ARY said James was a popular teacher, who was considered eccentric, smoked cigars in his office and the playground and was known to have alcohol in his office. He befriended ARY and stayed with his family, assaulting him during one stay.

ARY said he could not tell his parents who were paying for his expensive education. He also feared a backlash at school.

“In the boarding school if you were accused of a homosexual act you would never live it down,” he said.

 Knox Grammar School students leaving the school at Wahroonga in Sydney.

Knox Grammar School students at Wahroonga in Sydney. Source: News Corp Australia

ARY said because of the Knox experience he was severely and incurably homophobic, even though he knew it was illogical.

He said Dr Paterson’s “autocratic style of governance” contributed to the “Knox culture which conditioned students to be fearful of reporting inappropriate conduct, and to be accepting of such behaviour by teachers.” It also allowed “teachers to take advantage of, and prey upon, students,” he said.

It was widely known by students that James, music teacher Barrie Stewart and Adrian Nesbitt — three of five teachers who pleaded guilty to indecent acts — were “overly hands-on with boys,” he said.

“I cannot believe that Paterson and other long term staff had no idea that sexual abuse was happening at Knox.” But the culture stopped teachers from speaking up.

“Everyone was expected to keep up the reputation of Knox,” he said.

Former assistant headmaster John Rentoul became upset as he told how his son David revealed he was molested by Stewart in the late 1970s.

“I believe the school was more interested in protecting the reputation of Knox than ensuring the safety and welfare of its students,” Dr Rentoul said.

A former student using the pseudonym ATQ said when he told another teacher that Knox was a “paedophile ring” he was told, “you can’t say that”. ATQ was 16 when he was groomed and abused by a housemaster.

Justice Coate and Commissioner Atkinson at the Royal Commission Into Institutional Respon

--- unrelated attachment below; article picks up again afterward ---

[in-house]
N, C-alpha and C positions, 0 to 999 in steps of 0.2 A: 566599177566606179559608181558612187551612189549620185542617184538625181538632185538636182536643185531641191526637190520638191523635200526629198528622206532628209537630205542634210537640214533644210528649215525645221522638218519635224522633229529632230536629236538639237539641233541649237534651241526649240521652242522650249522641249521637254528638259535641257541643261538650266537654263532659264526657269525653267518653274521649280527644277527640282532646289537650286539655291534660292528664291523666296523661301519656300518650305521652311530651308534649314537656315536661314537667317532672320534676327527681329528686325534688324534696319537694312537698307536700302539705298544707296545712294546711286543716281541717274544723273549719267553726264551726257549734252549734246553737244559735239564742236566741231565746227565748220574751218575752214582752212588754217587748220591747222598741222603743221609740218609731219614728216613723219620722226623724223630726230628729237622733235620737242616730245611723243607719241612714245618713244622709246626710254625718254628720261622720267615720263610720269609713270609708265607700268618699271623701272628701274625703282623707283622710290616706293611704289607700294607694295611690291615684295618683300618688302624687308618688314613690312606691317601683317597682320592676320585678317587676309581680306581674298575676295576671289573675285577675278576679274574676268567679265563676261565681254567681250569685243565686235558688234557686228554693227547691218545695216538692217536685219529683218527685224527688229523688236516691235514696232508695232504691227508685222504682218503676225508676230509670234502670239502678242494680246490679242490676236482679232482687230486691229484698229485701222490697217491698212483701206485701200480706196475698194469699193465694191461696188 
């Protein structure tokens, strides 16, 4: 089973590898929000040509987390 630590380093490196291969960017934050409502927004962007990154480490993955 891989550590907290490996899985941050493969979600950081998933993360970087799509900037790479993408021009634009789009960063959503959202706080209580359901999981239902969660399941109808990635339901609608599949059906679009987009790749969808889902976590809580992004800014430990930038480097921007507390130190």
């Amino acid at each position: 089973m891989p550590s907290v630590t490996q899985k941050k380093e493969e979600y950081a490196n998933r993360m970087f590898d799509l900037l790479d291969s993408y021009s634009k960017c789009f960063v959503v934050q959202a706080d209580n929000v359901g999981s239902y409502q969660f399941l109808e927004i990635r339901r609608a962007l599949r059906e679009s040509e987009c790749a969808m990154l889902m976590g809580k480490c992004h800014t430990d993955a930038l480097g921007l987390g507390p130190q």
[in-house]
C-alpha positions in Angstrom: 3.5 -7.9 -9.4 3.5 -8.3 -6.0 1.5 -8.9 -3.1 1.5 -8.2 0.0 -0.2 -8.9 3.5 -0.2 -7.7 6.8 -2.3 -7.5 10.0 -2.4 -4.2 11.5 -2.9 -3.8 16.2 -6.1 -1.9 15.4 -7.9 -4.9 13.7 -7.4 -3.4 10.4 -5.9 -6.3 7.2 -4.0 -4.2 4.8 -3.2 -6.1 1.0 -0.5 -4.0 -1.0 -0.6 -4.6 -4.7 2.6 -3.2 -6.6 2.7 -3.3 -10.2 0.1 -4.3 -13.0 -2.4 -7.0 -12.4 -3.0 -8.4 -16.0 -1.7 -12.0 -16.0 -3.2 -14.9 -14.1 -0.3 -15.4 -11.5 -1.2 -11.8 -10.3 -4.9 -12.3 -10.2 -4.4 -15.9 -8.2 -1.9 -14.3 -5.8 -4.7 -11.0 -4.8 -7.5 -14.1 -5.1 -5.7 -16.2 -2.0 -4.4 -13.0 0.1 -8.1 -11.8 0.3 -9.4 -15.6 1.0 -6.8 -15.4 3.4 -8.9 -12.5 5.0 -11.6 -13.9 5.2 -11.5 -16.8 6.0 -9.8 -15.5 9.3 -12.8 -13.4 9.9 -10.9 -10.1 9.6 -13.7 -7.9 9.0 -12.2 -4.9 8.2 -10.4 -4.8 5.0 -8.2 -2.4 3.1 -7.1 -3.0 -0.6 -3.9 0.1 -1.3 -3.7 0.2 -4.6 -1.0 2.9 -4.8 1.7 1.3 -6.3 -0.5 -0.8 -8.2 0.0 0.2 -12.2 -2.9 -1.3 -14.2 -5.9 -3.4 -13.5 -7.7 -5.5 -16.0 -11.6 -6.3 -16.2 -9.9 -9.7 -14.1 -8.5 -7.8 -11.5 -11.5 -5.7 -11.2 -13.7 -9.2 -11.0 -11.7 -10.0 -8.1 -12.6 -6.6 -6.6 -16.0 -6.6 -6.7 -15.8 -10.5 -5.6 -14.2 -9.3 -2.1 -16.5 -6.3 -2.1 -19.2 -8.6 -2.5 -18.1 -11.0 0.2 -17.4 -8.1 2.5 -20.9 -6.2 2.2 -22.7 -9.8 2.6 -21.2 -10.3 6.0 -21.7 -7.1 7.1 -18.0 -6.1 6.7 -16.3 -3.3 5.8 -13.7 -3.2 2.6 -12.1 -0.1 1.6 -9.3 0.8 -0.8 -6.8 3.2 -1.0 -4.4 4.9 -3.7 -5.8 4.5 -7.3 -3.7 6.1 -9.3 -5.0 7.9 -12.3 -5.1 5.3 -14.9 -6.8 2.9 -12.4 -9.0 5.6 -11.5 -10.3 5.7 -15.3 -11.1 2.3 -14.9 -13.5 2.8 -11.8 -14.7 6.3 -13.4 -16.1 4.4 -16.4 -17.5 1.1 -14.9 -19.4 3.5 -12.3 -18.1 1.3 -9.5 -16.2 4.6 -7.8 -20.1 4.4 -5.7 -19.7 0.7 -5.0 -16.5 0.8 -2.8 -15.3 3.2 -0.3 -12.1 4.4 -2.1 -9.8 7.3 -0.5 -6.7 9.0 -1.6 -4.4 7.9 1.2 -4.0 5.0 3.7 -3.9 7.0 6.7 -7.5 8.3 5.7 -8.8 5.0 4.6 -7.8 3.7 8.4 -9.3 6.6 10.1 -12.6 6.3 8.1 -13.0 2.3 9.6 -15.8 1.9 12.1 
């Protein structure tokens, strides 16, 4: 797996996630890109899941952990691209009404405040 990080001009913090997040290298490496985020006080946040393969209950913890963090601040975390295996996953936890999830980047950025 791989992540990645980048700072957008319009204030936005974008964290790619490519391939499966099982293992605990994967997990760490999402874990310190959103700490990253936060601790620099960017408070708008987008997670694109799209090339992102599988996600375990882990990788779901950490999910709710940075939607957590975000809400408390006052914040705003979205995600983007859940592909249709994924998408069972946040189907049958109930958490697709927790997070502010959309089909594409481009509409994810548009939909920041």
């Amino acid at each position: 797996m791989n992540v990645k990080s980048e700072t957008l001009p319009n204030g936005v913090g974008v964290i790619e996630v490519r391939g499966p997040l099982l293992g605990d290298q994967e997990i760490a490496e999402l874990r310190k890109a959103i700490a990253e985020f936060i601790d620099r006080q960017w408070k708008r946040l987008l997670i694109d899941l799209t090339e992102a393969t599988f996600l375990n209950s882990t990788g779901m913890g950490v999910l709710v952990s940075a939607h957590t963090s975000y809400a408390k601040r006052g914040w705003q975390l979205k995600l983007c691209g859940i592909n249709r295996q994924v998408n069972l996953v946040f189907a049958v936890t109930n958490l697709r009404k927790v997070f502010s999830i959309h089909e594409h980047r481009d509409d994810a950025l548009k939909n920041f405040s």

Justice Coate and Commissioner Atkinson at the Royal Commission Into Institutional Responses to Child Sexual Abuse. Picture: Jeremy Piper/ Oculi Source: News Corp Australia

Matthew O’Neal, who was abused by music teacher Barrie Stewart, said he was surprised to discover the teacher was still employed there 15 years later.

In a statement read to a royal commission hearing, Mr O’Neal, said when his brother started at the school in 1990, Stewart was still there.

“A gay paedophile in a boys school is like a kid in a candy shop. He should never have been working there,” Mr O’Neal said.

He said he went to the school when his younger brother was starting and he recalled a comment Stewart made to his mother. “I recall Stewart saying ‘Matthew is better looking than (his brother)’,” he said.

Mr O’Neal said he was relieved because it made him think at least he would not be interested in abusing his brother. He said Knox had done absolutely nothing to help him.

“They have not offered counselling, support, compensation, nothing”.

The commission heard that despite several internal inquiries there was no evidence Dr Paterson contacted the police.

Dr Paterson, headmaster at Knox from 1969 to 1998 will give evidence, probably next week.

Geoffrey Watson SC, representing Knox Grammar School, said the school humbly and sincerely apologised for its failings.

“It apologises to all of those students who were damaged by these events. It apologises to the parents of those students and the other members of their families,” he said.

CRIMINAL CONVICTIONS

Counsel for the commission David Lloyd said Knox, which was established in 1924 by the Presbyterian Church, had five boarding houses supervised by resident masters in the 1980s.

During that time there didn’t appear to be any formal process for employing someone who wanted to be a resident master.

“The evidence will disclose that at least one of the resident masters employed in around 1986, a Mr Chris Fotis, had criminal convictions for more than one offence at the time he was employed,” he said. The nature of the offence has no yet been disclosed. Mr Fotis was due to give evidence later in the hearing.

Former teacher, Craig Treloar, who admitted showing pornography to students in the 1980s continued teaching there until he was arrested for sex abuse more than 20 years later.